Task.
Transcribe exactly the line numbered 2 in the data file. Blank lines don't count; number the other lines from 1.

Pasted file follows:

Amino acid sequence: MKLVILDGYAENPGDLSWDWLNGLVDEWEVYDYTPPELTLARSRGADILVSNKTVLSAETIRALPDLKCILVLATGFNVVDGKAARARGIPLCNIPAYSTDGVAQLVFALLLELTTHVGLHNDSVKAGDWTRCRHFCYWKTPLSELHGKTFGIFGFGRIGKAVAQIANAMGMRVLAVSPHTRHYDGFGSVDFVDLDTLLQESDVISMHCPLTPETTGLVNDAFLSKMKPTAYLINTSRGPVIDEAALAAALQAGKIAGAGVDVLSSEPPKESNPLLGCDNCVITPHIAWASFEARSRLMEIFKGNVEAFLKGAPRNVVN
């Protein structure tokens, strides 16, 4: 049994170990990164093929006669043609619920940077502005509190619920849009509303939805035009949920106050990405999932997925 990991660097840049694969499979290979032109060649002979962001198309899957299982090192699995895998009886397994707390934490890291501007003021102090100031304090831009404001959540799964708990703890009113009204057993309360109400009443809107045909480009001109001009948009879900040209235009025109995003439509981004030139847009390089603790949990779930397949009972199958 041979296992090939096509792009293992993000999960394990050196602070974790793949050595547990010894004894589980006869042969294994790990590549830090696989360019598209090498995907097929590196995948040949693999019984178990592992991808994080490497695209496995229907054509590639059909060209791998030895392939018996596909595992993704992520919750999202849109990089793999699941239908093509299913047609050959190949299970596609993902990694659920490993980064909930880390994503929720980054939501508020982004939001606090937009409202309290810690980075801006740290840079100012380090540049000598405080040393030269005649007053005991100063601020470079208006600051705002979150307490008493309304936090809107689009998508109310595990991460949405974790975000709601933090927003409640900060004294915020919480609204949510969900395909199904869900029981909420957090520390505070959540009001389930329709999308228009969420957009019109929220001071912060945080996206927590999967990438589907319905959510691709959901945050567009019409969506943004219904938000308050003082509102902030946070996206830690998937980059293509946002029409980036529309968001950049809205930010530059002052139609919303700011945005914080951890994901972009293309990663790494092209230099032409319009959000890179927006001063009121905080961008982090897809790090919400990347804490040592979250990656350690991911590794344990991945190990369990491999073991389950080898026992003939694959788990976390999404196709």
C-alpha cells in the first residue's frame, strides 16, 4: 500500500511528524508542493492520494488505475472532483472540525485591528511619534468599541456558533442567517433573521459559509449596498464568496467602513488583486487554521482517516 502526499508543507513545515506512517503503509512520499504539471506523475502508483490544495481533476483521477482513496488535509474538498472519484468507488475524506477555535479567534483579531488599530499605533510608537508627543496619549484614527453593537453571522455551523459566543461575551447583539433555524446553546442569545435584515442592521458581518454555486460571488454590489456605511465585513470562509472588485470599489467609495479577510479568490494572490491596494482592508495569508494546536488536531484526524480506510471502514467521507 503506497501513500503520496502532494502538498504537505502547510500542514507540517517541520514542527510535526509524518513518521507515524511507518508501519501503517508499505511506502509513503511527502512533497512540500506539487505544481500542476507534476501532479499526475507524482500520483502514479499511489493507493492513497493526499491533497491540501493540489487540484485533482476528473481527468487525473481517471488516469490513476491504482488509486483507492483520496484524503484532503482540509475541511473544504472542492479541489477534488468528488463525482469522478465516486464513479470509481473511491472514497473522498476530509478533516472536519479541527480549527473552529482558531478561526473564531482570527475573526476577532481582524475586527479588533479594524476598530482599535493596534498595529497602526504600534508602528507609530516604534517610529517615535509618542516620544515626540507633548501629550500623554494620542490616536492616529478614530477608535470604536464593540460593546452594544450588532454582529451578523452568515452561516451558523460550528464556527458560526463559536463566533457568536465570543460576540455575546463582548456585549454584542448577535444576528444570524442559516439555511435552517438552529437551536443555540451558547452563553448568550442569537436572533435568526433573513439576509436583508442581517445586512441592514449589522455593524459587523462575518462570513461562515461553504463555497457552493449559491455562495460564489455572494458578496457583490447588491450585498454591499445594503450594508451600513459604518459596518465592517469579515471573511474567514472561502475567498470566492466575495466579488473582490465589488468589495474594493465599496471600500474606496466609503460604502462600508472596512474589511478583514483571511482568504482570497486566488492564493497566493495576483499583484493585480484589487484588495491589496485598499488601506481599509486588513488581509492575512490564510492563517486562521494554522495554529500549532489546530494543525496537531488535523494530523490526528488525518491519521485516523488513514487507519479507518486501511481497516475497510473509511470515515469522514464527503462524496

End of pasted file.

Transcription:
């Protein structure tokens, strides 16, 4: 049994170990990164093929006669043609619920940077502005509190619920849009509303939805035009949920106050990405999932997925 990991660097840049694969499979290979032109060649002979962001198309899957299982090192699995895998009886397994707390934490890291501007003021102090100031304090831009404001959540799964708990703890009113009204057993309360109400009443809107045909480009001109001009948009879900040209235009025109995003439509981004030139847009390089603790949990779930397949009972199958 041979296992090939096509792009293992993000999960394990050196602070974790793949050595547990010894004894589980006869042969294994790990590549830090696989360019598209090498995907097929590196995948040949693999019984178990592992991808994080490497695209496995229907054509590639059909060209791998030895392939018996596909595992993704992520919750999202849109990089793999699941239908093509299913047609050959190949299970596609993902990694659920490993980064909930880390994503929720980054939501508020982004939001606090937009409202309290810690980075801006740290840079100012380090540049000598405080040393030269005649007053005991100063601020470079208006600051705002979150307490008493309304936090809107689009998508109310595990991460949405974790975000709601933090927003409640900060004294915020919480609204949510969900395909199904869900029981909420957090520390505070959540009001389930329709999308228009969420957009019109929220001071912060945080996206927590999967990438589907319905959510691709959901945050567009019409969506943004219904938000308050003082509102902030946070996206830690998937980059293509946002029409980036529309968001950049809205930010530059002052139609919303700011945005914080951890994901972009293309990663790494092209230099032409319009959000890179927006001063009121905080961008982090897809790090919400990347804490040592979250990656350690991911590794344990991945190990369990491999073991389950080898026992003939694959788990976390999404196709």